We wrestled a lot, because any time we were shoehorning in a spiritual message, we would argue through how to pull it back so that it didn’t feel unnatural. The whole point is, if there’s going to be a faith element, it has to come out of the plot and the characters, as opposed to characters coming out with their faith. That’s what feels like a commercial. And even among Christians, I think they tend to reject that, too. They like to have faith affirmed, but not mindlessly. And really, in a broader way, the story is trying to explore themes of redemption, the ways that we try to contrive our own redemption—through circumstances or our own efforts—and then ultimately the way God offers us redemption through faith in Christ.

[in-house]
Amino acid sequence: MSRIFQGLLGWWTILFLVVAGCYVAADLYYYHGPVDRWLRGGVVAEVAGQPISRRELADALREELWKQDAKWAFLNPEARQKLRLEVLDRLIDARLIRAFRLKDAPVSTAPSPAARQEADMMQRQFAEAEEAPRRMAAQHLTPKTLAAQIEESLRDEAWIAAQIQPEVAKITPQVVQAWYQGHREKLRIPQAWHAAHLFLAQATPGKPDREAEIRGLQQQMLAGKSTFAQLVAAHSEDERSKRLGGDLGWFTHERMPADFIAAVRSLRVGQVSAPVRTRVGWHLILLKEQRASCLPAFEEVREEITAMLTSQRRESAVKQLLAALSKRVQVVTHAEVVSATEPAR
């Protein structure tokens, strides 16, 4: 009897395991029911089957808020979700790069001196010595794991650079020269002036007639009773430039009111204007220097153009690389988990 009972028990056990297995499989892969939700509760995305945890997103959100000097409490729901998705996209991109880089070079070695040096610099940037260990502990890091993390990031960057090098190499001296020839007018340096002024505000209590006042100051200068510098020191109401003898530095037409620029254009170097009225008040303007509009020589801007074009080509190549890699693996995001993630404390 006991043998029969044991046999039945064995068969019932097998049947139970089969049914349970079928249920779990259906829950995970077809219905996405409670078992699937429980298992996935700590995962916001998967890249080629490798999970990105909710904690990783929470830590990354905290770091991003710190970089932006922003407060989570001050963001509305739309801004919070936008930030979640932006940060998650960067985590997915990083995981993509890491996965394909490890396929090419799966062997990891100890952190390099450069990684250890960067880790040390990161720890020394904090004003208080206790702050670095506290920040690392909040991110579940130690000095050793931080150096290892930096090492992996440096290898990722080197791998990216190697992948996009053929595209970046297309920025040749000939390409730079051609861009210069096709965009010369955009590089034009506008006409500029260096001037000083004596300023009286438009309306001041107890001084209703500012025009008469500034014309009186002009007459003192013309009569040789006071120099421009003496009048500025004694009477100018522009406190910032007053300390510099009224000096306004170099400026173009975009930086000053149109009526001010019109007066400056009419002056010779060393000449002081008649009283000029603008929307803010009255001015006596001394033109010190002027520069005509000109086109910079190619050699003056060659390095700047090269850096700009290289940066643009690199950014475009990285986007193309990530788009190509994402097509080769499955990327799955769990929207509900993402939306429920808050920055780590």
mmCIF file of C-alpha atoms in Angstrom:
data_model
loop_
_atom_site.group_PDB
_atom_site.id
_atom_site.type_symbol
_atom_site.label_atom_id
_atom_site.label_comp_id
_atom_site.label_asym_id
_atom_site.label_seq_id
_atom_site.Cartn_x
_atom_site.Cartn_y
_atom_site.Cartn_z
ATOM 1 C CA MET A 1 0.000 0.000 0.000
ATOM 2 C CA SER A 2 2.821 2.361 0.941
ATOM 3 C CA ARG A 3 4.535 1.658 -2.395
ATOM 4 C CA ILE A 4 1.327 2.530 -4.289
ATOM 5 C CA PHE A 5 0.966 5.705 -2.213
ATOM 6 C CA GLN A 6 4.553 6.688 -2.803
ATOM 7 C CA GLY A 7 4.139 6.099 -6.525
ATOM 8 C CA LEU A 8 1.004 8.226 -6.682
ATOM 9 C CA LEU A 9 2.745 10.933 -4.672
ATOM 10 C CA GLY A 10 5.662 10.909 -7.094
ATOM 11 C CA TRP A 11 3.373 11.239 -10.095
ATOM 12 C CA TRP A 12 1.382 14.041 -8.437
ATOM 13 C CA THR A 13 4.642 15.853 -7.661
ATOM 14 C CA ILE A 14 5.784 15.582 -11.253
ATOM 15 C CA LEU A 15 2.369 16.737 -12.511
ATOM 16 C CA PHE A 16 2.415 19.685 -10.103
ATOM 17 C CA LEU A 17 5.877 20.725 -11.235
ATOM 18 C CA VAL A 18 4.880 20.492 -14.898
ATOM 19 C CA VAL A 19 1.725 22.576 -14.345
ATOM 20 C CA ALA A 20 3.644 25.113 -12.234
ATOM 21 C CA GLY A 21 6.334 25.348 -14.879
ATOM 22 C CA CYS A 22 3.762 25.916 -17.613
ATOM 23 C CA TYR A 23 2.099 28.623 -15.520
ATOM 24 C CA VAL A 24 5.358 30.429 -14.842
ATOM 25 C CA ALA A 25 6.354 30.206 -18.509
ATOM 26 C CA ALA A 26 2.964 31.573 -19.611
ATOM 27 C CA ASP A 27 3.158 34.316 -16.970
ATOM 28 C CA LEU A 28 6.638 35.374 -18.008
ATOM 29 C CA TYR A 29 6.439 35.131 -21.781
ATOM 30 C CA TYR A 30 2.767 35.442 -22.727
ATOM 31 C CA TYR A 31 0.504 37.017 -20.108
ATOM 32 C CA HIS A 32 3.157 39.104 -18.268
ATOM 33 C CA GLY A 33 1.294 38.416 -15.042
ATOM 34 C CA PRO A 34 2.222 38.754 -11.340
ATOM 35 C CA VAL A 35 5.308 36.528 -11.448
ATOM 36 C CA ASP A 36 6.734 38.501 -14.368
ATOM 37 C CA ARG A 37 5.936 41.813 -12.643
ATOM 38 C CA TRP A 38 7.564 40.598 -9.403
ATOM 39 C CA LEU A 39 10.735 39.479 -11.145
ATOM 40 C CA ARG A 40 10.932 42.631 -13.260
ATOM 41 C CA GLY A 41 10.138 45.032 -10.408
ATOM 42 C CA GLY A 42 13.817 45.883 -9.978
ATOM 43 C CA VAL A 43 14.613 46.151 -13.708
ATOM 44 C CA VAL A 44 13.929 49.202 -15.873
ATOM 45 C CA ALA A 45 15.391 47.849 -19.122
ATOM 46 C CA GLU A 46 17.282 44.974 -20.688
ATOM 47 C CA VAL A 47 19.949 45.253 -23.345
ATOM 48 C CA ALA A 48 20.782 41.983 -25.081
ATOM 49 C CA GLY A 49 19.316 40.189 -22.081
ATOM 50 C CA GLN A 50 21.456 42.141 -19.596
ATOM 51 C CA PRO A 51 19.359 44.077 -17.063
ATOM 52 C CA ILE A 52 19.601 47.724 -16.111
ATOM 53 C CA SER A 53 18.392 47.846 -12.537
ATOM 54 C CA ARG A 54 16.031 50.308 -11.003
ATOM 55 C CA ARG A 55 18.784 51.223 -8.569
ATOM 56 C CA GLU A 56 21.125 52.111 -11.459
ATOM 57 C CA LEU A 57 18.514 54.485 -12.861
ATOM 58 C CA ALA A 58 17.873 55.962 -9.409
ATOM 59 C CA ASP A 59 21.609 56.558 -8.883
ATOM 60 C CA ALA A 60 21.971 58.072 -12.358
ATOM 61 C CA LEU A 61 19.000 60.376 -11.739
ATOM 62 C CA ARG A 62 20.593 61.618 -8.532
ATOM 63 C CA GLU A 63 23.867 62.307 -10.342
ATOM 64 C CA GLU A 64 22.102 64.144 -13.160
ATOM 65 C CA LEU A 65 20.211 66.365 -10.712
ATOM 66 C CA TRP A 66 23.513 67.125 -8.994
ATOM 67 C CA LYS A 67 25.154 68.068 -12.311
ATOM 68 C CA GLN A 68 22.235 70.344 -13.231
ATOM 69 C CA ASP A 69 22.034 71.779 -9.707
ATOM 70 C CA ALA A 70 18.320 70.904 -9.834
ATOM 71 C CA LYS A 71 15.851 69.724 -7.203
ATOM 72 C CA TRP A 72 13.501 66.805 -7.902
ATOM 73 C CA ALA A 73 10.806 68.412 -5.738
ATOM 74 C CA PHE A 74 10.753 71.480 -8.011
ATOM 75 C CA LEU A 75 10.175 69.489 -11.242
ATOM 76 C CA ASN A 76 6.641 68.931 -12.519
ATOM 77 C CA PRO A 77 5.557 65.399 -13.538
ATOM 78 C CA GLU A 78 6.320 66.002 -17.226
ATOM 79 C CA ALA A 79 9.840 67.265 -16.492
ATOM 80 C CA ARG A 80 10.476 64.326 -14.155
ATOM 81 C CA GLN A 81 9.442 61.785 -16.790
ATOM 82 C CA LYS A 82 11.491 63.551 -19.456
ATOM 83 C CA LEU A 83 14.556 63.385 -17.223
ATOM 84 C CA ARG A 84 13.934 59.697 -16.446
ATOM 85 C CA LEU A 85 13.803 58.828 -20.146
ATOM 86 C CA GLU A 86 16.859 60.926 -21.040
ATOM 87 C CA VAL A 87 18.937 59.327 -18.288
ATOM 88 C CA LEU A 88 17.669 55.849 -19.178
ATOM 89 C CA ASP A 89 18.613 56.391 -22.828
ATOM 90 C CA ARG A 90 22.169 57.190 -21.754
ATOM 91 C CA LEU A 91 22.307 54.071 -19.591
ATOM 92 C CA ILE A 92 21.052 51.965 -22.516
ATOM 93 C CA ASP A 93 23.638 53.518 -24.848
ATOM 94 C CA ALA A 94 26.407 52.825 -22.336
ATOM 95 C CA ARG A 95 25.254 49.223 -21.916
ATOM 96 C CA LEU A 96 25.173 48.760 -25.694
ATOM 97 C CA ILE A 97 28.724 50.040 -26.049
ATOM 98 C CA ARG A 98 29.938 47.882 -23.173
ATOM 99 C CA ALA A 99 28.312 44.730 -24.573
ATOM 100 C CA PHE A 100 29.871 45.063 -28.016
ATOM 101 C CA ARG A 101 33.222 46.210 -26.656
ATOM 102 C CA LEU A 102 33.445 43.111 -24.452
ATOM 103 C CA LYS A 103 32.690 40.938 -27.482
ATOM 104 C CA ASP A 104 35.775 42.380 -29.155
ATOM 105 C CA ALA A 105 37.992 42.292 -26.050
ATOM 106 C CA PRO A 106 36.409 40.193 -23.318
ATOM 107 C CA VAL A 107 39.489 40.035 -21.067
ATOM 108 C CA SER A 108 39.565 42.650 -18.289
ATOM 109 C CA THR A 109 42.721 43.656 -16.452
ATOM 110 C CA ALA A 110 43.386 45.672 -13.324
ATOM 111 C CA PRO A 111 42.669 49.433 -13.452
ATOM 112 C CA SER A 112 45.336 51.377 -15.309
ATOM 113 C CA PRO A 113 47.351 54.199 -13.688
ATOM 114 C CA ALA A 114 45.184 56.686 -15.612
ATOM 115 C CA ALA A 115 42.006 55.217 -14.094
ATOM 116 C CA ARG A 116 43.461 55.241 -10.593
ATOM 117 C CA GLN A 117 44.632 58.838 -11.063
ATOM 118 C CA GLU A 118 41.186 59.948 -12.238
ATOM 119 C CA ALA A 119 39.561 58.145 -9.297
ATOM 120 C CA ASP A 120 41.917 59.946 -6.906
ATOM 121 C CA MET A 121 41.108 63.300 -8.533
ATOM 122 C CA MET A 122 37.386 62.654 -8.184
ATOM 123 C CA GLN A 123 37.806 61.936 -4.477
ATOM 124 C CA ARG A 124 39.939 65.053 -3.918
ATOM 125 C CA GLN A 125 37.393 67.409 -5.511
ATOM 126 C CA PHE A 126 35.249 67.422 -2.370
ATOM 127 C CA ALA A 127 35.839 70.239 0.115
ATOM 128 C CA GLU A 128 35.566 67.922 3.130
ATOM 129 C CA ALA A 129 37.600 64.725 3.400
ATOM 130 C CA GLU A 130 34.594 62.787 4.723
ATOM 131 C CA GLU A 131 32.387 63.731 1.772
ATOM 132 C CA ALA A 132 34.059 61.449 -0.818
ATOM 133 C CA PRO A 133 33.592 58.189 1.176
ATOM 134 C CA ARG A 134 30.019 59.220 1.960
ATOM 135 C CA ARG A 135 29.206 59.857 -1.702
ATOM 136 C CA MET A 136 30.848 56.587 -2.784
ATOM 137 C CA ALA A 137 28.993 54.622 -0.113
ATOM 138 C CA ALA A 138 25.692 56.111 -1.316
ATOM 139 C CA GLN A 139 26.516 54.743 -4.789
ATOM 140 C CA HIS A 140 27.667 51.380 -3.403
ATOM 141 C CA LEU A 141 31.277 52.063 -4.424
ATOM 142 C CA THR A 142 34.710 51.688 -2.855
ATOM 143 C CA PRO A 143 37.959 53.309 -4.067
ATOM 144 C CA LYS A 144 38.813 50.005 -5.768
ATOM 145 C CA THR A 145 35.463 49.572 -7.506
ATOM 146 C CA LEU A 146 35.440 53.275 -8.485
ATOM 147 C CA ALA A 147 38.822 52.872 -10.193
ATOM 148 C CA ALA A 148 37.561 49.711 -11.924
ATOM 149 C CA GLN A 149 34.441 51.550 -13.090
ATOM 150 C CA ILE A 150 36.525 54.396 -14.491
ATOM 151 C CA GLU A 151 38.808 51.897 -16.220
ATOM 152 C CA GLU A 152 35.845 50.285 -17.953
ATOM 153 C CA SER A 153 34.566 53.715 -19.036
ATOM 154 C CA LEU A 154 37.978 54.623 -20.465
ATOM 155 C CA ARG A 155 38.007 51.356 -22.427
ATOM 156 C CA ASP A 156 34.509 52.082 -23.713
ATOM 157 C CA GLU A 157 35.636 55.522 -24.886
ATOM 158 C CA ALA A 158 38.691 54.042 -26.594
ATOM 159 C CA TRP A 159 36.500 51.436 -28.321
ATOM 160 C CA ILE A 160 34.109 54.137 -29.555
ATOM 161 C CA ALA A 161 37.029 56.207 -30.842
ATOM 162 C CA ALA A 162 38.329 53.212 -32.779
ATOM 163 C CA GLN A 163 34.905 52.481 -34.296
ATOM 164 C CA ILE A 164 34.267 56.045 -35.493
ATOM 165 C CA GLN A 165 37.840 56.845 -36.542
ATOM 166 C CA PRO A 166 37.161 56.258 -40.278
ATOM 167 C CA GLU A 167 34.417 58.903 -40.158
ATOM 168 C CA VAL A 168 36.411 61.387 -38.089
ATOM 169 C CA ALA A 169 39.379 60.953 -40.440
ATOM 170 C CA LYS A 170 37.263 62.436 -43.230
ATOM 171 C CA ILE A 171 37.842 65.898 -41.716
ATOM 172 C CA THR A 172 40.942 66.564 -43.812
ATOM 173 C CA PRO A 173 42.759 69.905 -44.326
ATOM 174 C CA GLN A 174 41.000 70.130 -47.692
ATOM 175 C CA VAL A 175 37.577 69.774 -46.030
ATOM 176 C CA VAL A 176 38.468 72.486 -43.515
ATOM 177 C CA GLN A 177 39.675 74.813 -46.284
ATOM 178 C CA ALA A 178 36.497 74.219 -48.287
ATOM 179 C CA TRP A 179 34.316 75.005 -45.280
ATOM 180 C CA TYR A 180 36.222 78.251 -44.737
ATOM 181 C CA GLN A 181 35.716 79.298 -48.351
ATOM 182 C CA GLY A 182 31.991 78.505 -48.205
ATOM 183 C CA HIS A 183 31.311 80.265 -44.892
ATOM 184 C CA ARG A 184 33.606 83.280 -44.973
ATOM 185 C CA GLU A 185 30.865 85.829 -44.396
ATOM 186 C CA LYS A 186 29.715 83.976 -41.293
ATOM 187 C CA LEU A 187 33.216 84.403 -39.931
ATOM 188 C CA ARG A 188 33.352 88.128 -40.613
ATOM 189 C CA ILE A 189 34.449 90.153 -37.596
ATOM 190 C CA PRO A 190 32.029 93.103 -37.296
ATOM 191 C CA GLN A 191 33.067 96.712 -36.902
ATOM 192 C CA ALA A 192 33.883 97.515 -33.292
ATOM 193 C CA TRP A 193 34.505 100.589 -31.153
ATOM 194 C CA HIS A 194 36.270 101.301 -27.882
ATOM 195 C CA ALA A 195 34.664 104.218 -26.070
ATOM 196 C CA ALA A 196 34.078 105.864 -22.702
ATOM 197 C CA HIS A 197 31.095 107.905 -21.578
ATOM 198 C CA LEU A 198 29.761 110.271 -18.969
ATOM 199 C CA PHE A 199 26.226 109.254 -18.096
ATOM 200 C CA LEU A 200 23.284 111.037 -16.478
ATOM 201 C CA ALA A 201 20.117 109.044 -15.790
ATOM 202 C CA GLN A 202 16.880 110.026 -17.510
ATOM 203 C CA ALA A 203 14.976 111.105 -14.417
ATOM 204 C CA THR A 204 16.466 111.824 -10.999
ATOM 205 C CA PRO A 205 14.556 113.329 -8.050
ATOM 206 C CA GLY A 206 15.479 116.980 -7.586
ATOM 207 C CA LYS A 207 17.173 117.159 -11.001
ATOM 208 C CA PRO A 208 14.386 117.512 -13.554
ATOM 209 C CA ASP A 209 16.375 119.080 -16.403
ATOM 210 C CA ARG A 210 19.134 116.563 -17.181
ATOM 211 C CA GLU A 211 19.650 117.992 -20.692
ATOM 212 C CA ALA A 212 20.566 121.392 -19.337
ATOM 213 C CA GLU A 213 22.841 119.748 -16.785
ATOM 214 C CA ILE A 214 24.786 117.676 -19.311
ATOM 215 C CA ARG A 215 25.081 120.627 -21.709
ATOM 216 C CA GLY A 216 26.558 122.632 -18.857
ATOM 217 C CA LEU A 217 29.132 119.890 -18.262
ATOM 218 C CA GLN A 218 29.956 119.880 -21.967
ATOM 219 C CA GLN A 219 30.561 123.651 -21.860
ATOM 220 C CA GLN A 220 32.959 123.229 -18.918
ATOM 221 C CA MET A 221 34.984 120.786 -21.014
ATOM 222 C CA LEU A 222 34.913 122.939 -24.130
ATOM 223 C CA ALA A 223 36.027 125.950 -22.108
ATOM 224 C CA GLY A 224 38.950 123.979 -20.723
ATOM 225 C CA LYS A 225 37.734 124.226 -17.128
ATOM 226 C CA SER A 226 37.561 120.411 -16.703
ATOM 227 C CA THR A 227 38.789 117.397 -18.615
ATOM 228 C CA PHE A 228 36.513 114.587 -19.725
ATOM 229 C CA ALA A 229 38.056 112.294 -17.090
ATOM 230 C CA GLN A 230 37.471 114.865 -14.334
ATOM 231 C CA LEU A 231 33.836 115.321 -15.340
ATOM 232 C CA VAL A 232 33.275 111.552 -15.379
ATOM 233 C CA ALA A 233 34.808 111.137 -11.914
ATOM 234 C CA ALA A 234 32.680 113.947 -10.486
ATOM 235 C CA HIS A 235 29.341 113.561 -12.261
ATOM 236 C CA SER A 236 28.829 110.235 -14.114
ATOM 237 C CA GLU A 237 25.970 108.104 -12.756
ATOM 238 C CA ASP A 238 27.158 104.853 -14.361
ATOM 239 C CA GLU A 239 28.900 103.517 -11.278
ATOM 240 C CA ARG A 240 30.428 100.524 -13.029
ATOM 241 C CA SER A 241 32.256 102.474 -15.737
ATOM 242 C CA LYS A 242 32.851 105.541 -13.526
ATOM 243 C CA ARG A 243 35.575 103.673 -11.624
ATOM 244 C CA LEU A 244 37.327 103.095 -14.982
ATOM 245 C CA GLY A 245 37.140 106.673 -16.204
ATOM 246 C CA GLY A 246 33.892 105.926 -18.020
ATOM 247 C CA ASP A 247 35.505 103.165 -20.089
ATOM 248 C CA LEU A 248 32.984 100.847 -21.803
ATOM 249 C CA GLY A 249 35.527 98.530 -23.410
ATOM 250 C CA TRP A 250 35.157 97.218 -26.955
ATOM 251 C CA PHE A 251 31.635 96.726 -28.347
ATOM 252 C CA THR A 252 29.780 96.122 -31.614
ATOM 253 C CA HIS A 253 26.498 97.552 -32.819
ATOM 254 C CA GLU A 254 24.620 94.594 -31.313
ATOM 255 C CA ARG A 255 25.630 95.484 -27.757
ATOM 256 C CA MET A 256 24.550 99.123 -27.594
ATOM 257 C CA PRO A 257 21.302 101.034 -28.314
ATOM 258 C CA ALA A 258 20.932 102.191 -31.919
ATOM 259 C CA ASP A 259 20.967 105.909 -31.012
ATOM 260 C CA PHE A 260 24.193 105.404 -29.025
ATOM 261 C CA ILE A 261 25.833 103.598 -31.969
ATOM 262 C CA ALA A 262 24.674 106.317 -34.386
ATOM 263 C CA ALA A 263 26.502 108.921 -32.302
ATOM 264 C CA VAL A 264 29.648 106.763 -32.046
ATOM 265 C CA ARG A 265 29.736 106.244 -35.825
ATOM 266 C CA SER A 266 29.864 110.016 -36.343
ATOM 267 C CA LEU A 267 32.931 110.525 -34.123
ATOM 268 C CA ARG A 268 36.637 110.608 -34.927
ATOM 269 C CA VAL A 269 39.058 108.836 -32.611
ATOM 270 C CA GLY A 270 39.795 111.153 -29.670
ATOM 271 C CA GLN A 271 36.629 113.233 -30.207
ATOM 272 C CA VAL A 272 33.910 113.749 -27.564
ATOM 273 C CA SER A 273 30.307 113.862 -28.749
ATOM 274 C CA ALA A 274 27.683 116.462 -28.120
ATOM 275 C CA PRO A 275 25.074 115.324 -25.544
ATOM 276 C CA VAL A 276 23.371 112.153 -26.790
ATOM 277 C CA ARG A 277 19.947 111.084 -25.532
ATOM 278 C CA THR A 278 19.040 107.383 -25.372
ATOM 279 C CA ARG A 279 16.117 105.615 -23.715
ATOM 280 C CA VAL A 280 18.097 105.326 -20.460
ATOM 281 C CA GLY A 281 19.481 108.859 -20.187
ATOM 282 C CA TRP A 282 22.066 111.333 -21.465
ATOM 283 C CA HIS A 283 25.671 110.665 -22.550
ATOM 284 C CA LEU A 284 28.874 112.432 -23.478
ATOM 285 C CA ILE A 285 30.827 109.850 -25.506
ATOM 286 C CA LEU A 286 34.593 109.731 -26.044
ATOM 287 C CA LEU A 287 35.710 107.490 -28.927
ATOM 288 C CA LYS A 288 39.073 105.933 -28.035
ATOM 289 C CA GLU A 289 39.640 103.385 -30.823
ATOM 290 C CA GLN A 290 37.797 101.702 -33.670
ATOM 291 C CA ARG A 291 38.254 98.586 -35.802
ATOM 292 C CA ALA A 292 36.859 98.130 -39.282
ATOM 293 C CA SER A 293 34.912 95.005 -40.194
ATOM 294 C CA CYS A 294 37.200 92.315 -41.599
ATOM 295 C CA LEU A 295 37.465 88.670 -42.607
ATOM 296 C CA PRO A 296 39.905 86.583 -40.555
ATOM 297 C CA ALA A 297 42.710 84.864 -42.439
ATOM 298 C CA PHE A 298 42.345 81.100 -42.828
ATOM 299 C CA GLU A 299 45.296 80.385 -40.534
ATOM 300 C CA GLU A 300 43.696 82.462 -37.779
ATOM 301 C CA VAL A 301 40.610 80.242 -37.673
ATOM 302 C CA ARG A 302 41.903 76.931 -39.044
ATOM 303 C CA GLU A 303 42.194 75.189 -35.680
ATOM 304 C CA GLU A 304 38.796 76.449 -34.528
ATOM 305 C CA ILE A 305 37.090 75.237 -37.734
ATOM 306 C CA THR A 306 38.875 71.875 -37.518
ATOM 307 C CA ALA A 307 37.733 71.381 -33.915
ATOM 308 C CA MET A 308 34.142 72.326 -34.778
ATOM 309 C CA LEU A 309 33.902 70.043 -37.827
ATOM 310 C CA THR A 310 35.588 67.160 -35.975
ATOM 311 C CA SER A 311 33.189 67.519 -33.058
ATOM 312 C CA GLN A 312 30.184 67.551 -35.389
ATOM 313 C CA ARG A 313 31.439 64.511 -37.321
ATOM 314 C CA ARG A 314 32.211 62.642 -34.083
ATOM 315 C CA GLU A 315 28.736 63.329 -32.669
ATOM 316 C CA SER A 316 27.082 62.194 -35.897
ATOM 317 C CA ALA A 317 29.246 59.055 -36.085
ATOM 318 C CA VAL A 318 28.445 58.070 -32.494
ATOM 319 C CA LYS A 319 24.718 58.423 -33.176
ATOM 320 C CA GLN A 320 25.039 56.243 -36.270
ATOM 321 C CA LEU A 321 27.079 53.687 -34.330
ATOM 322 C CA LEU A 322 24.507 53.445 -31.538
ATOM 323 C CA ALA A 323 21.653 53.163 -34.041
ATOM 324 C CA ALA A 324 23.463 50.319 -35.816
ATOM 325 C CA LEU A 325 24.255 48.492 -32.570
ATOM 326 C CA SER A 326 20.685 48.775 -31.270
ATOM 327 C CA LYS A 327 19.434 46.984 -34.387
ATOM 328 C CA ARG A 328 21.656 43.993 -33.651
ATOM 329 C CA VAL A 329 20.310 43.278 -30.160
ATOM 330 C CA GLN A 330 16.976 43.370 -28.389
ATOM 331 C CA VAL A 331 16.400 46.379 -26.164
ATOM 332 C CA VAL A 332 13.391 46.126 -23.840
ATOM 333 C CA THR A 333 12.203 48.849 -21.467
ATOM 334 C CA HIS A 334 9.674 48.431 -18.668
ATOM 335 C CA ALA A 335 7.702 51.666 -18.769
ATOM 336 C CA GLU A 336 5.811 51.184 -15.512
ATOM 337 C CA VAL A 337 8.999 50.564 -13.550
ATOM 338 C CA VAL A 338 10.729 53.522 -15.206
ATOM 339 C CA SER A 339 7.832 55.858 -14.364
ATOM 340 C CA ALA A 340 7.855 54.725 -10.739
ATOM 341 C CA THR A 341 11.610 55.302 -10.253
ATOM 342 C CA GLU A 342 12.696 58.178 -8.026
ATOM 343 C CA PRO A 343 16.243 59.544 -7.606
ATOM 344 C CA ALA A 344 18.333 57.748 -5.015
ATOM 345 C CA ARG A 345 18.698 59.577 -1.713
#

Holz: How did you get involved with Beyond the Mask?
McCusker: The movie’s creators, Chad and Aaron Burns, contacted me. They had done a previous film called Pendragon: Sword of His Father, a straight-to-video effort they produced on a shoestring budget. It’s based on Arthurian legends. When they contacted me, I was wary, because I’ve been contacted from time to time by people who really wanted to do movies. They either have no real experience at it, or they have some experience, but they really have no money or budget. A lot of times, I’m hearing from people who want to do dramatized sermons.